View Full Version : Yucca plant

08-09-2009, 10:29 PM
On a trip to Mexico where my in laws are from my mother in law told me to pull over and cut the flower off the top of a yucca plant. When we got back to their place she cooked it up with some chile and spices and it was pretty good. The flowers are good to eath before they bloom. I got back and did a little googling and that plant had a bunch of uses. I will look for a link on the different uses. We have alot of those plant down here in South Texas. Native American used this plant for thousands of years. I thought this was interesting.


08-09-2009, 10:45 PM
so many species of Yucca..... the common fla variety have a not too goood flavor harvesting the flowers before the blooms open i havent tried so thanks for that advice. i will try it this year. not all yuccas can be eaten.

08-09-2009, 10:58 PM
Thats good to know. Thanks.

08-10-2009, 10:15 AM
We used to eat the root and the seed pods from the common variety in NM as kids.

08-10-2009, 10:59 AM
I have got a yard full of those things, not sure which variety. Didn't know you could eat parts of them.

08-10-2009, 01:07 PM
The fibers from the leaves can be made into quite excellent cordage. In my part of the world yucca is not really a native species, but there are quite a few "escaped" plants around.

To make cordage, you gently pound the leaves, especially the thicker base of the leaves, and remove the green matter. What you have left is strands of fiber that can be made into cordage using the reverse-twisting method.
Here is a link with pretty good instructions:

When I was on mission in South America I tried yucca chips, which are much like our potato chips, but much firmer and crunchier. They are made from the root. I wish you could get them around here!

I have also seen the yucca root used on the Food Network.

08-11-2009, 08:37 PM
The root can be fixed like a potato, and you can use yucca as a soap substitute

08-11-2009, 09:10 PM
The wild variety in Ga. is called bear grass (don't know why) and I have eaten the flowers raw. Taste a little like bean or pea hulls, but pretty good as the taste is mild. On the subject of soap, in S.Ga. & Fla.(not sure of it's range beyond that) there is a plant called Soapbush (Clethra Alnifolia) that can be used to clean yourself. Grab some leaves, wet, and rub vigorously you'll be surprised at the lather. grows in low wet places, like swamps.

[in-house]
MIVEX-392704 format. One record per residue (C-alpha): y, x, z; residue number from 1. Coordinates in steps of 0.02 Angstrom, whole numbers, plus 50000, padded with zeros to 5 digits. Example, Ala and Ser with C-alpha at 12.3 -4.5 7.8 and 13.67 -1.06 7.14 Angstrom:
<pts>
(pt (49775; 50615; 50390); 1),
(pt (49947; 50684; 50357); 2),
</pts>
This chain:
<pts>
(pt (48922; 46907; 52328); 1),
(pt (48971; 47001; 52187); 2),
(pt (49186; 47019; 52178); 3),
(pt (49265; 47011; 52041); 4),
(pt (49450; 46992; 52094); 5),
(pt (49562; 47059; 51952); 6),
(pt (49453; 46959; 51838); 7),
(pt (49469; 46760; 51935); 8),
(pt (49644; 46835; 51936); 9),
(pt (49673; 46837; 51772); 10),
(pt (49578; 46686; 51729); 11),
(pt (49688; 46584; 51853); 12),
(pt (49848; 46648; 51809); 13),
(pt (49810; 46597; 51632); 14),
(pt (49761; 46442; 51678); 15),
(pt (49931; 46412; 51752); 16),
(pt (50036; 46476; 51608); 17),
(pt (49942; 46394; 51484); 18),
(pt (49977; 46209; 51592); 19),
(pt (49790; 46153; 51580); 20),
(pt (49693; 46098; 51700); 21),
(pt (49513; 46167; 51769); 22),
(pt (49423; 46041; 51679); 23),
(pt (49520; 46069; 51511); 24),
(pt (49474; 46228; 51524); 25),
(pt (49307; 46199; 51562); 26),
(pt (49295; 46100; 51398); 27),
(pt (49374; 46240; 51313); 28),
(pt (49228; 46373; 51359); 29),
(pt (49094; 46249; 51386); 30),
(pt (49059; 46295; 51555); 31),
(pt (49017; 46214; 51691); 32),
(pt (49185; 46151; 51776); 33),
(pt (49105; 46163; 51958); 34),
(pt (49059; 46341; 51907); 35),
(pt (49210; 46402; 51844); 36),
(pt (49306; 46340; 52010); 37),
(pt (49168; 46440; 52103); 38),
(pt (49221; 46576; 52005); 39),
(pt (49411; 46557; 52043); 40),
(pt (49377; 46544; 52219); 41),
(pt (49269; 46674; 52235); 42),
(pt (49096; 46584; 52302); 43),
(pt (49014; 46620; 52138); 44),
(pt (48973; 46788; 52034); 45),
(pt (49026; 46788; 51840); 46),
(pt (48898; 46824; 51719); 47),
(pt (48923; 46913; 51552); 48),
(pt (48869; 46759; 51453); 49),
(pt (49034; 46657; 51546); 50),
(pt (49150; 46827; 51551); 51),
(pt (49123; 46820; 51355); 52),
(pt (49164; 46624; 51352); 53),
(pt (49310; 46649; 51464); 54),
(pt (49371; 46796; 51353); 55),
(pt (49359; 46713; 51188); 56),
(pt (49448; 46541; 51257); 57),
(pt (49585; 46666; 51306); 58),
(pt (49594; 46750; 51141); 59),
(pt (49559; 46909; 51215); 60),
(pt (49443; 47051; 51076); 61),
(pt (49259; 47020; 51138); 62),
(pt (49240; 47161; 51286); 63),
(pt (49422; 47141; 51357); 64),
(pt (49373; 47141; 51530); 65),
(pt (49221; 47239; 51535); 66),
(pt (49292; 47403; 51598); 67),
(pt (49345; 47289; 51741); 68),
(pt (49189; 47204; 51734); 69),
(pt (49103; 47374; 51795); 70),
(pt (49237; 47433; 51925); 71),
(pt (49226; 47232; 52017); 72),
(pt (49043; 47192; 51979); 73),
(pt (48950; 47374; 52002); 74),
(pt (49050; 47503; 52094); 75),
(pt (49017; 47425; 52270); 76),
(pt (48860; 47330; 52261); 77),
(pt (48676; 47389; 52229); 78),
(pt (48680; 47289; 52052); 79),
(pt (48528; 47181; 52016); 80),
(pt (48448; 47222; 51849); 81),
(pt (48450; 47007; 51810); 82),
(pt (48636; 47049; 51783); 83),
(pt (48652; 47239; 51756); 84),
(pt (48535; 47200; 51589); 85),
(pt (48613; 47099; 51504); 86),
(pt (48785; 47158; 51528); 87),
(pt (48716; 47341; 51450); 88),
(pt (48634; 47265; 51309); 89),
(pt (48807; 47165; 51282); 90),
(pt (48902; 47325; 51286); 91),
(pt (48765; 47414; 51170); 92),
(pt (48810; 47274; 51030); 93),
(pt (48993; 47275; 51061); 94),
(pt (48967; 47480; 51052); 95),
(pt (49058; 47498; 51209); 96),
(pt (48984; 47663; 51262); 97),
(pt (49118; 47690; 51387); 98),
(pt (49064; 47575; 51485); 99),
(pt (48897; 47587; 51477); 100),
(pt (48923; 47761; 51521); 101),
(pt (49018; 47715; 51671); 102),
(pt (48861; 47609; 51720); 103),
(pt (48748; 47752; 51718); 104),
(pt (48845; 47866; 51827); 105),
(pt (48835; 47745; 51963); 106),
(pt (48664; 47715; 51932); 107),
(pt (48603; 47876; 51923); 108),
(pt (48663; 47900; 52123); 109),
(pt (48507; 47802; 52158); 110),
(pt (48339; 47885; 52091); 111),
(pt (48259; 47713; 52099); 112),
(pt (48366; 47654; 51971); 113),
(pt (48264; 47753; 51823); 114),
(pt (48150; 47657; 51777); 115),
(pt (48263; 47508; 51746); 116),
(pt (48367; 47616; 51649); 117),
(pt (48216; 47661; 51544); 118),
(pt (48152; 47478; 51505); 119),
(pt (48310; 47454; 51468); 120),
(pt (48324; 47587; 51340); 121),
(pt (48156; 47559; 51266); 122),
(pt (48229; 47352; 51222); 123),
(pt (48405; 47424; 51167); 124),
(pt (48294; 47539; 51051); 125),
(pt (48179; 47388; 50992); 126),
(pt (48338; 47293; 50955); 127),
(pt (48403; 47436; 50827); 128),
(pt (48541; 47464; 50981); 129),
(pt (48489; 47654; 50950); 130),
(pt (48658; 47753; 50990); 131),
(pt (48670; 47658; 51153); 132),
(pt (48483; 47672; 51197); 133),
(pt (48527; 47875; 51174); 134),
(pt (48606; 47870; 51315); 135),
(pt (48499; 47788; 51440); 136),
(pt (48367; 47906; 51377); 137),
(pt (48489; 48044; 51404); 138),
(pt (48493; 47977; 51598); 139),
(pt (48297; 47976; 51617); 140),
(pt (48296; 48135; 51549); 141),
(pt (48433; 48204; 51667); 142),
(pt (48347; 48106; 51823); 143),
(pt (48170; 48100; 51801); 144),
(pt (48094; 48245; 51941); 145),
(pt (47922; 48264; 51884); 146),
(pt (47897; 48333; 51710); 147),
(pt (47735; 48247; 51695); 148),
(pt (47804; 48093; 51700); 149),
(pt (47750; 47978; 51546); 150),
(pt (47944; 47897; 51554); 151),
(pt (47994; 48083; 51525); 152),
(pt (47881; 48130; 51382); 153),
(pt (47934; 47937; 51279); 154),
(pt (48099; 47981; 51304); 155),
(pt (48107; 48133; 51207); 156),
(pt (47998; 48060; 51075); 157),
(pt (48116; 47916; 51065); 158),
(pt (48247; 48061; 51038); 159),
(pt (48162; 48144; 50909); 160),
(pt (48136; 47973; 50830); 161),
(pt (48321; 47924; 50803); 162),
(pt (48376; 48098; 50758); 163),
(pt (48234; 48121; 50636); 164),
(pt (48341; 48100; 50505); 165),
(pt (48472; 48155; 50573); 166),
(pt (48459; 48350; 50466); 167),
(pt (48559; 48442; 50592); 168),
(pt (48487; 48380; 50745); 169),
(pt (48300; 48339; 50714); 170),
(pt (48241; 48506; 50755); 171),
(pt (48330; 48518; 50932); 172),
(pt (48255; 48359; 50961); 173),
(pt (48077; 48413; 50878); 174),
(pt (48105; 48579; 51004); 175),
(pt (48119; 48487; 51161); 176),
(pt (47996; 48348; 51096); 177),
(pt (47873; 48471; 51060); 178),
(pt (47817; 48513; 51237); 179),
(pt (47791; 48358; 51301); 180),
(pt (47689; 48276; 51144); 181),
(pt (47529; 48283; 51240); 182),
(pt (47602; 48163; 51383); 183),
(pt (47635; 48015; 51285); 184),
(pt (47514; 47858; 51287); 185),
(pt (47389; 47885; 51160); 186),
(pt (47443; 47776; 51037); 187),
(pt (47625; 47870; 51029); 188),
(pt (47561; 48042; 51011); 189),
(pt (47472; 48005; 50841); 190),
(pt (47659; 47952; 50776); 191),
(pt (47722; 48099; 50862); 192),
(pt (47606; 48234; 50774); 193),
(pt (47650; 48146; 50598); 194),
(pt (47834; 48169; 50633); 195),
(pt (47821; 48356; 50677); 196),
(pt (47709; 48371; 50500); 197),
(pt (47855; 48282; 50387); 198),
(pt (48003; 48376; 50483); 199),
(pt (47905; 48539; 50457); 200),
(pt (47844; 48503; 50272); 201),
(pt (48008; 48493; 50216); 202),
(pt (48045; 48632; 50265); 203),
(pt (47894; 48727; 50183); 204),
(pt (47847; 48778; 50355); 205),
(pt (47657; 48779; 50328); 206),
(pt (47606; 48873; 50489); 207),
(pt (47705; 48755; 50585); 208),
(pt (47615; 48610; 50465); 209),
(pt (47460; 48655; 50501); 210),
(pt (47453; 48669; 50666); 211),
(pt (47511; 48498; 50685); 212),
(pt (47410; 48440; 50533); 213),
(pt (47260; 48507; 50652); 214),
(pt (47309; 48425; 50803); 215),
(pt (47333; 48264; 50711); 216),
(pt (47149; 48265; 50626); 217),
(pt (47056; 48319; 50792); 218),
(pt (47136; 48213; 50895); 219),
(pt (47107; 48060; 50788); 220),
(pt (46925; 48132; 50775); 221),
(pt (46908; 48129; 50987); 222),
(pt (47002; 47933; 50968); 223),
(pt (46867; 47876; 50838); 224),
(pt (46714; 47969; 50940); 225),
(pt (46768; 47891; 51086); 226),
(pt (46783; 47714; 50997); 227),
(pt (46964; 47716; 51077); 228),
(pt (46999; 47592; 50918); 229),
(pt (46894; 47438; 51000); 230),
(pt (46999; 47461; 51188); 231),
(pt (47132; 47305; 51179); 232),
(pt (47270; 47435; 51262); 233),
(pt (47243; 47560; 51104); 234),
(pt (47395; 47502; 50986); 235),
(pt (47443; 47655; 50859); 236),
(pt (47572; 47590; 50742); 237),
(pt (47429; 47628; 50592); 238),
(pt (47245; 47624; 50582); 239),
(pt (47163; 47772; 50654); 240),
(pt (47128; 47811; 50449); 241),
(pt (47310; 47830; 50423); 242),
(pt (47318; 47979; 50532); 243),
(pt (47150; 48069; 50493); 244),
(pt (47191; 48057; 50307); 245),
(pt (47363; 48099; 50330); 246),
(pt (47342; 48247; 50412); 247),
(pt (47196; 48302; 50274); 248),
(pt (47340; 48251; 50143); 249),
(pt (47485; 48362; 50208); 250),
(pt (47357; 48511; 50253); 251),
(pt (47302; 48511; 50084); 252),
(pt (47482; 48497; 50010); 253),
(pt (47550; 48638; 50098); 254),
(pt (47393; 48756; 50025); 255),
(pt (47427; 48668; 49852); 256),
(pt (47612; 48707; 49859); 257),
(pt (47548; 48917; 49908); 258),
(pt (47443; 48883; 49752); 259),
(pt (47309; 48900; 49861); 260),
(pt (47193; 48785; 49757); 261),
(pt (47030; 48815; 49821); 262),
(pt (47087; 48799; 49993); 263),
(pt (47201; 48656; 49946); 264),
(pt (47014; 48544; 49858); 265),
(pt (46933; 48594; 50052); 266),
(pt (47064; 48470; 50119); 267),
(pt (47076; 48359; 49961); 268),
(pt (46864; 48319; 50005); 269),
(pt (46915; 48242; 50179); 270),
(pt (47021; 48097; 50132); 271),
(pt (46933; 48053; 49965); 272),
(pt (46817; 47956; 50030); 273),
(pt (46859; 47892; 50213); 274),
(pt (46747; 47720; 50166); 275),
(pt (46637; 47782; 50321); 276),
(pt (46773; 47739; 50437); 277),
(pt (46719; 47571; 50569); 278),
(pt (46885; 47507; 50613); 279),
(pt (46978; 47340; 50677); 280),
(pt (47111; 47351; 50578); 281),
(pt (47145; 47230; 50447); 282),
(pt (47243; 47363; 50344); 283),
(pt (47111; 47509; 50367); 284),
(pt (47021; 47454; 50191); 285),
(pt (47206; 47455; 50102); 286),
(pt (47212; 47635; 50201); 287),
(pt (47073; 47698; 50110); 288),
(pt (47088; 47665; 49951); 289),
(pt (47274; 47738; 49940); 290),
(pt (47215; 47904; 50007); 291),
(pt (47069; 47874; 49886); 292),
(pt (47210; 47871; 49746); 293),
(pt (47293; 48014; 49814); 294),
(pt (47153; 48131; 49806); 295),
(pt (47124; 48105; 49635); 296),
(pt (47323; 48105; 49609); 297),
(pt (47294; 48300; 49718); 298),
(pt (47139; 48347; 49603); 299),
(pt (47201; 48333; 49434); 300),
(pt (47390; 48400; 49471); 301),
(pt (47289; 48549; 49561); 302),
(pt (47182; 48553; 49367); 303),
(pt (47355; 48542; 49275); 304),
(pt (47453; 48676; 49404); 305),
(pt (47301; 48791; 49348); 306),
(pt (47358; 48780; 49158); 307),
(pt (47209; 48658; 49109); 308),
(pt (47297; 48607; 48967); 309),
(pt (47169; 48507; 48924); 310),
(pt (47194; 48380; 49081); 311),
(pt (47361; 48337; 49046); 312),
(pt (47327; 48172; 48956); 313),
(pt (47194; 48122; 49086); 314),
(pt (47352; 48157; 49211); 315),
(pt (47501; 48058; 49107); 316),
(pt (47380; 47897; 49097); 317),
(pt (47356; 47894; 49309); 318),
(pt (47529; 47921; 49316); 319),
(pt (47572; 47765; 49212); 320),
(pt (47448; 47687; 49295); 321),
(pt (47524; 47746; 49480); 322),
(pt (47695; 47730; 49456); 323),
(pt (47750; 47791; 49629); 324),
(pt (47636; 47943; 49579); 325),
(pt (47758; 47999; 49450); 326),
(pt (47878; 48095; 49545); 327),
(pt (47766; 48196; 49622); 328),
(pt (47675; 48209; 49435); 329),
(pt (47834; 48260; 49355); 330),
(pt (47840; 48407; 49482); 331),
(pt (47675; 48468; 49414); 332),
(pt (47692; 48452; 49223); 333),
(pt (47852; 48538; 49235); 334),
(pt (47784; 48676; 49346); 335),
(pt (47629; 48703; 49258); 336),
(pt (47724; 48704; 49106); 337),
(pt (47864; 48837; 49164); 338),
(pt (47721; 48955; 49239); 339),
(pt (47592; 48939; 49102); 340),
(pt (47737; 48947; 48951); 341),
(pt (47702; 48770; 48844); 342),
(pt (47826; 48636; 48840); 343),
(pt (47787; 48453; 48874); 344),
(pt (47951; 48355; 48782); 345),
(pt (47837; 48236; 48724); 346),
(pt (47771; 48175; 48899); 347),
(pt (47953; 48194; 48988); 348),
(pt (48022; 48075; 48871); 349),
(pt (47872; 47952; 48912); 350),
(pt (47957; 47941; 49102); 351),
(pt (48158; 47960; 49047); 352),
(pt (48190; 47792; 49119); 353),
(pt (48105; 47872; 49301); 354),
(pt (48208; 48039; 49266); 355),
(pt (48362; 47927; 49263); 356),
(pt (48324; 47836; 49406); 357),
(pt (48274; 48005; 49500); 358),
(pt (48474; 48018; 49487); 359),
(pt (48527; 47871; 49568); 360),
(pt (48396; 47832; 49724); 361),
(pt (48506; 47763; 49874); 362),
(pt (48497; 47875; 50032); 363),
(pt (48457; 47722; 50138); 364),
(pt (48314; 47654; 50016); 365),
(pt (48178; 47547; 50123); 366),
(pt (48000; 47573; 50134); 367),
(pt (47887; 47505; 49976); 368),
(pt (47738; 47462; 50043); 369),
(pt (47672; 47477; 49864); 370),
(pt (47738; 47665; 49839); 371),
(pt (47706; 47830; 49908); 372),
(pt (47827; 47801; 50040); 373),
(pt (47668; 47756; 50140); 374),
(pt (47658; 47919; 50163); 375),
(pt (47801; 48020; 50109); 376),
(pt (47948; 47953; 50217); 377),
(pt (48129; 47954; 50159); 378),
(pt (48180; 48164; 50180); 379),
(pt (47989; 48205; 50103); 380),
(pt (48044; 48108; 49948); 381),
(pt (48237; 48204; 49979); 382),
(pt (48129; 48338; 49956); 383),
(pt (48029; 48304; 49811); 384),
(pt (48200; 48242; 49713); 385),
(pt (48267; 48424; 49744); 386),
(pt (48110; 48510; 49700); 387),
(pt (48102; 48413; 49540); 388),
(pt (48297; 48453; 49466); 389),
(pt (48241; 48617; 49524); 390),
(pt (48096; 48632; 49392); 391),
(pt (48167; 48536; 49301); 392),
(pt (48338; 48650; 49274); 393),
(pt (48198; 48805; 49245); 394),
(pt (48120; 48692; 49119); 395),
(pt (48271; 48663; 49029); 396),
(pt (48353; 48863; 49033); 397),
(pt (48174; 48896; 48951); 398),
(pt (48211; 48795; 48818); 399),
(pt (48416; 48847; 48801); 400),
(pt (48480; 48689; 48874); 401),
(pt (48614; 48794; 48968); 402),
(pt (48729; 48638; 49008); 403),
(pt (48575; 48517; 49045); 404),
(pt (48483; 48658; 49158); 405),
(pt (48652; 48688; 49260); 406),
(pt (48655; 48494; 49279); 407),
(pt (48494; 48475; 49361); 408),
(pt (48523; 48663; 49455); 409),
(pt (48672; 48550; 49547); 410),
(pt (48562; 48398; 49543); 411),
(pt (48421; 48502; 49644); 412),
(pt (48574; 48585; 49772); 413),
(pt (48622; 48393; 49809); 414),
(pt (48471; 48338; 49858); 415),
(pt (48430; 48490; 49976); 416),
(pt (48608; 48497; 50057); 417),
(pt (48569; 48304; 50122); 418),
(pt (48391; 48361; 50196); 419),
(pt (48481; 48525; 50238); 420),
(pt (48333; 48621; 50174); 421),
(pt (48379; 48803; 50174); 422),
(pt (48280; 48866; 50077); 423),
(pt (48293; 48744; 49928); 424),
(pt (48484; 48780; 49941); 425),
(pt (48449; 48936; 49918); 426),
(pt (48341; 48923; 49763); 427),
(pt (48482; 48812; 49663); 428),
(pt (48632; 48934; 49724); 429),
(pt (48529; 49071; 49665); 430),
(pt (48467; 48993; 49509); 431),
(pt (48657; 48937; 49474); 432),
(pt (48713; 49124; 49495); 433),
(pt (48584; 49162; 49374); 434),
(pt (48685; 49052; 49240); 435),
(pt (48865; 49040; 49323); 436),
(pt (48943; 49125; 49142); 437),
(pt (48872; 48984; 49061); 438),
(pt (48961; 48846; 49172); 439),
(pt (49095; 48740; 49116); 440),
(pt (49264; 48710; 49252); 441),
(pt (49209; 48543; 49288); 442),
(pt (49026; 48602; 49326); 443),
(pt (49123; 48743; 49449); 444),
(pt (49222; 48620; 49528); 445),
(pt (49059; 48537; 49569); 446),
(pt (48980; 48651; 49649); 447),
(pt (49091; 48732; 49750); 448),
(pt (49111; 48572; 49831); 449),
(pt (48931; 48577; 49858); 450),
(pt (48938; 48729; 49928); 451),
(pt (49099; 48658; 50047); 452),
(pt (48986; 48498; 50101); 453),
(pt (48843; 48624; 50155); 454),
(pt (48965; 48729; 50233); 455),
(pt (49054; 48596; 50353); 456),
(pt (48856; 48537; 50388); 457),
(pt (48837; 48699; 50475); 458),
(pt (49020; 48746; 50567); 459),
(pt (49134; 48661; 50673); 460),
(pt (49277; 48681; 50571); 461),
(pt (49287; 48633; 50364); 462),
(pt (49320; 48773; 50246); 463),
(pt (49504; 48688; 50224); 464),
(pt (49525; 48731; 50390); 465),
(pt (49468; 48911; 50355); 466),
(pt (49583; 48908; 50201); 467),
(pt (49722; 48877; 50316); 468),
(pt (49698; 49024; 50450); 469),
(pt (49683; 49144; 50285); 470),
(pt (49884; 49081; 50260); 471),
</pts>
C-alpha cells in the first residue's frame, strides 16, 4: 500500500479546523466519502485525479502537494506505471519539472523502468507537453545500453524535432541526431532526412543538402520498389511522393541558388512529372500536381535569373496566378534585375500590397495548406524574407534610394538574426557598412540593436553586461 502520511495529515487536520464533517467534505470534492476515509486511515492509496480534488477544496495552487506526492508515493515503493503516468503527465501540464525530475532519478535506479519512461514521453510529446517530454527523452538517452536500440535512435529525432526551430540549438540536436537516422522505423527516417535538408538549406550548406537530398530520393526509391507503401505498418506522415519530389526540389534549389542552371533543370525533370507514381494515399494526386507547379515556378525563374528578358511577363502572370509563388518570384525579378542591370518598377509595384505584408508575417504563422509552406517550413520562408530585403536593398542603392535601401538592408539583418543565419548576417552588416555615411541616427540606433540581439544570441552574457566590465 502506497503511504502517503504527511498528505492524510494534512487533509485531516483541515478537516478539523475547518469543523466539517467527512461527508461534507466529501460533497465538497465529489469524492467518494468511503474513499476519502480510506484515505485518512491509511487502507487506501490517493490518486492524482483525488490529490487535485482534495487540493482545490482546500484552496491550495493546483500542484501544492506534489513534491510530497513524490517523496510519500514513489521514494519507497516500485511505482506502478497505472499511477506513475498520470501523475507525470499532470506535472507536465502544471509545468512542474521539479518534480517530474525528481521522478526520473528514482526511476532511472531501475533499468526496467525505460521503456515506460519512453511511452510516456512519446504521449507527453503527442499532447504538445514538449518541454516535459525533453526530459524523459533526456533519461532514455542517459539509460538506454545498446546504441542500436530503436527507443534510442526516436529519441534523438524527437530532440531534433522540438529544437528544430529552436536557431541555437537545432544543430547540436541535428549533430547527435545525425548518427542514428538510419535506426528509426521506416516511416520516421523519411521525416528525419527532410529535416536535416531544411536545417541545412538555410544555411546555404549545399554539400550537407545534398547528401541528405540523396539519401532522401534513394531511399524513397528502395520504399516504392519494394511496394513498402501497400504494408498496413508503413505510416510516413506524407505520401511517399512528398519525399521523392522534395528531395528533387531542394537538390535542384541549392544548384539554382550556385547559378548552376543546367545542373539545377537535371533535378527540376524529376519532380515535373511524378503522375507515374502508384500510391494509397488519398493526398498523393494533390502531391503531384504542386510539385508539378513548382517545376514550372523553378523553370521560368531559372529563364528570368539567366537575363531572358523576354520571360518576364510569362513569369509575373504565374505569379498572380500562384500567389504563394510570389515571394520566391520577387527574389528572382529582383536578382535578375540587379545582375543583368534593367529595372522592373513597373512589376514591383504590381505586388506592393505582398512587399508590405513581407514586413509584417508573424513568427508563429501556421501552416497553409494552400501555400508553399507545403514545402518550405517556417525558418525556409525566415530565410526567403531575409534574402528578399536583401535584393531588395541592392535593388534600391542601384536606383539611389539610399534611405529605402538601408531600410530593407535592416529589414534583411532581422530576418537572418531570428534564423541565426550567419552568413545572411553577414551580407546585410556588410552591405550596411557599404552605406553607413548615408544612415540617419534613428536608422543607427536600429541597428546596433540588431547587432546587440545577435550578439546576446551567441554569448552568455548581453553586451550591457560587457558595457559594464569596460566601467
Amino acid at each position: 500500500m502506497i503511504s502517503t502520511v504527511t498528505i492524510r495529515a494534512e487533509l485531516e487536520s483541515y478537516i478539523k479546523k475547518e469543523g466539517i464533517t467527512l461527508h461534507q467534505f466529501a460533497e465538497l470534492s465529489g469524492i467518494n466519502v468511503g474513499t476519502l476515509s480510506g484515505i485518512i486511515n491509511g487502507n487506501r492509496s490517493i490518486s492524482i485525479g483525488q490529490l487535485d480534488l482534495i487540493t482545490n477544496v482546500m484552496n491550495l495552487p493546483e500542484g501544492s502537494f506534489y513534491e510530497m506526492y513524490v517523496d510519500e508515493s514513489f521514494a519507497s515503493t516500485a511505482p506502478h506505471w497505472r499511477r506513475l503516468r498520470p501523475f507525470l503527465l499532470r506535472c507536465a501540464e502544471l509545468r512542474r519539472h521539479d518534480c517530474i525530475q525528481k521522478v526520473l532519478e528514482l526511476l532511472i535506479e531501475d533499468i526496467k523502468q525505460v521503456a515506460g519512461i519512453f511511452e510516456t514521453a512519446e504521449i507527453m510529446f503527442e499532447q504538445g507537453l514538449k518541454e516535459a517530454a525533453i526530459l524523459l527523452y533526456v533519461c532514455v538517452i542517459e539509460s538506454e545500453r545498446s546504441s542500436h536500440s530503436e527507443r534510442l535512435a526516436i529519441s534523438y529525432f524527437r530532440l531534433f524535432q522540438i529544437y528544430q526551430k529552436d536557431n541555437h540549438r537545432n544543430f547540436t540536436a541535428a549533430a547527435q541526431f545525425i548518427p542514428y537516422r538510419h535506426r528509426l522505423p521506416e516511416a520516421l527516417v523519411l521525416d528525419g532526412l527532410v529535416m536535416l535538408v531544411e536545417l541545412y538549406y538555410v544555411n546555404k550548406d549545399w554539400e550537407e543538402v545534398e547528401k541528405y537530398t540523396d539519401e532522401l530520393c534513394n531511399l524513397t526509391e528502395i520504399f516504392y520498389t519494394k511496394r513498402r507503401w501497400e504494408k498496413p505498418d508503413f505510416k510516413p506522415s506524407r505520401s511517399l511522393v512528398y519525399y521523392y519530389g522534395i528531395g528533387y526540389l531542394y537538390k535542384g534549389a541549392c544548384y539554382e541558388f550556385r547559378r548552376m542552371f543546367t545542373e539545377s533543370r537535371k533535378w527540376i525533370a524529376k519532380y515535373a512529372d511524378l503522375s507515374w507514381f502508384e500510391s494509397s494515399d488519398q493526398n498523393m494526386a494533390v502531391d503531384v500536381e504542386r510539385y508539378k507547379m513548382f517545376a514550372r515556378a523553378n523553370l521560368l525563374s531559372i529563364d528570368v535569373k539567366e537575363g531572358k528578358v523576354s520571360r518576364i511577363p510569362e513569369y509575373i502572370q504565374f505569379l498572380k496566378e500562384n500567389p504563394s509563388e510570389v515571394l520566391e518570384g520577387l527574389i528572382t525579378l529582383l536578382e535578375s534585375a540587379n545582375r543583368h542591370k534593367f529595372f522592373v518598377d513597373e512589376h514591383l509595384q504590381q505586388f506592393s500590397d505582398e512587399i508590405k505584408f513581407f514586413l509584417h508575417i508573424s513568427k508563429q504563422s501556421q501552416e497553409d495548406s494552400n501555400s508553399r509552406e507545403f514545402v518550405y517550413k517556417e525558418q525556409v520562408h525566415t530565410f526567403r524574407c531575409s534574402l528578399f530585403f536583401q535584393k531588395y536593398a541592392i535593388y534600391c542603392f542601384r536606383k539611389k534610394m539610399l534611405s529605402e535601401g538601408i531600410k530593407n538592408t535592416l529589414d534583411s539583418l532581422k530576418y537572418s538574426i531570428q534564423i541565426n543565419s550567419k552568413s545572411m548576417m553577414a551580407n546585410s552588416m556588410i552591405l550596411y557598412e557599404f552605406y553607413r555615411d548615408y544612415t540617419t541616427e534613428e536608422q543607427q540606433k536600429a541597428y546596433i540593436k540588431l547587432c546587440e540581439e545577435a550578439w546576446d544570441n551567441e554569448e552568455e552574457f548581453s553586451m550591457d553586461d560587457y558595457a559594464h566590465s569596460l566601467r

08-11-2009, 10:50 PM
Isn't washing up in a swamp in Florida sort of like cleaning dinner for the alligator?

08-11-2009, 10:52 PM
Gators just hate to eat unwashed people. They're kind of finicky that way.

08-11-2009, 10:58 PM
Someone pass me the mud, please.

08-11-2009, 11:23 PM
We feed supplements with yucca in it to ease the pain on our older horses with arthritis in their joints and legs. Seems to work pretty well, usually combined with other things but the also make a yucca powder to fee them. Just thought that I would throw that in and was wondering if anyone knew if it works for people too?

08-11-2009, 11:35 PM
Actually "Gators are not as dangerous as you might think. Nat. Geo.'s "Realm of the Alligator" with Kent Vliet was filmed in the Okefenokee Swamp and does not use zoom lenses in most shots. He Really was in the water that close!! I'll bet the whole 1/2 million acres of it against a 1/2 mile of well travelled road of your choice. The road will have more accidents, Yes Gators do attack people, but it is not a common occurence. Figure out how many autos are in Fla, how many wrecks.then figure how many Gators and people in proximity and do comparison with each other. Automobiles are MUCH MORE dangerous than 'Gators, yet we have no fear of cars,always seemed a bit weird to me.

Personally have been swimming in the same places as them and no problem YET. I was once swimming in a River near Waycross and after I swam by a spot an 8 footer surfaced AFTER I had passed by.That Gator could've had me any time it wanted. When I was a Boat Guide in said swamp I have slapped a 14' Gator on the snout to get him to open his mouth for tourists(Don't advise anyone else to do that). Same job - a canoe turned over with some people from NY, they lost everything they had on them that Didn't float. I went to the spot they turned over got out and felt around with my feet(bare) for anything that could be recovered including an $8000 emerald ring, wallets,etc. knowing it was an area that had Gators. I was in the water for about an hour searching. The people were so happy with what we recovered that they sent me a present to the park. It was a turkey feather and bear claw necklace... Turns out the man was a Seneca(Native American).

Most times you have an incident with Gators it's the same reason as problems with bears in State and Nat'l Parks.... People feeding them. They lose their fear of man and associate man with food,not a good combination. This is a good reason(and a friendly reminder) to NOT feed the Wildlife!

Now weren't we talking about Yucca?

08-12-2009, 06:31 AM
We've got a member that hasn't been on in a while (Gray Wolf) that was recently attacked by a gator in the Everglades while guiding a group. He probably doesn't share the same view as Kent - just saying.

Get well GW - hurry back.

08-12-2009, 08:13 AM
Yeah it does happen, it could've been a female and she was guarding her young. Young and nest are another reason for attacks.Like any protective mother. I hope Gray wolf comes back and maybe give some insight on what happened.

Get well soon Gray Wolf. I hope everything is better soon.

08-12-2009, 08:33 AM
I just don't want to end up like....


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08-12-2009, 09:47 AM
Rick you image library is truly AMAZING!!!

08-12-2009, 09:55 AM
Took this pic last week.

08-12-2009, 10:34 AM
They are all just in my head. Getting them on the computer is the amazing part.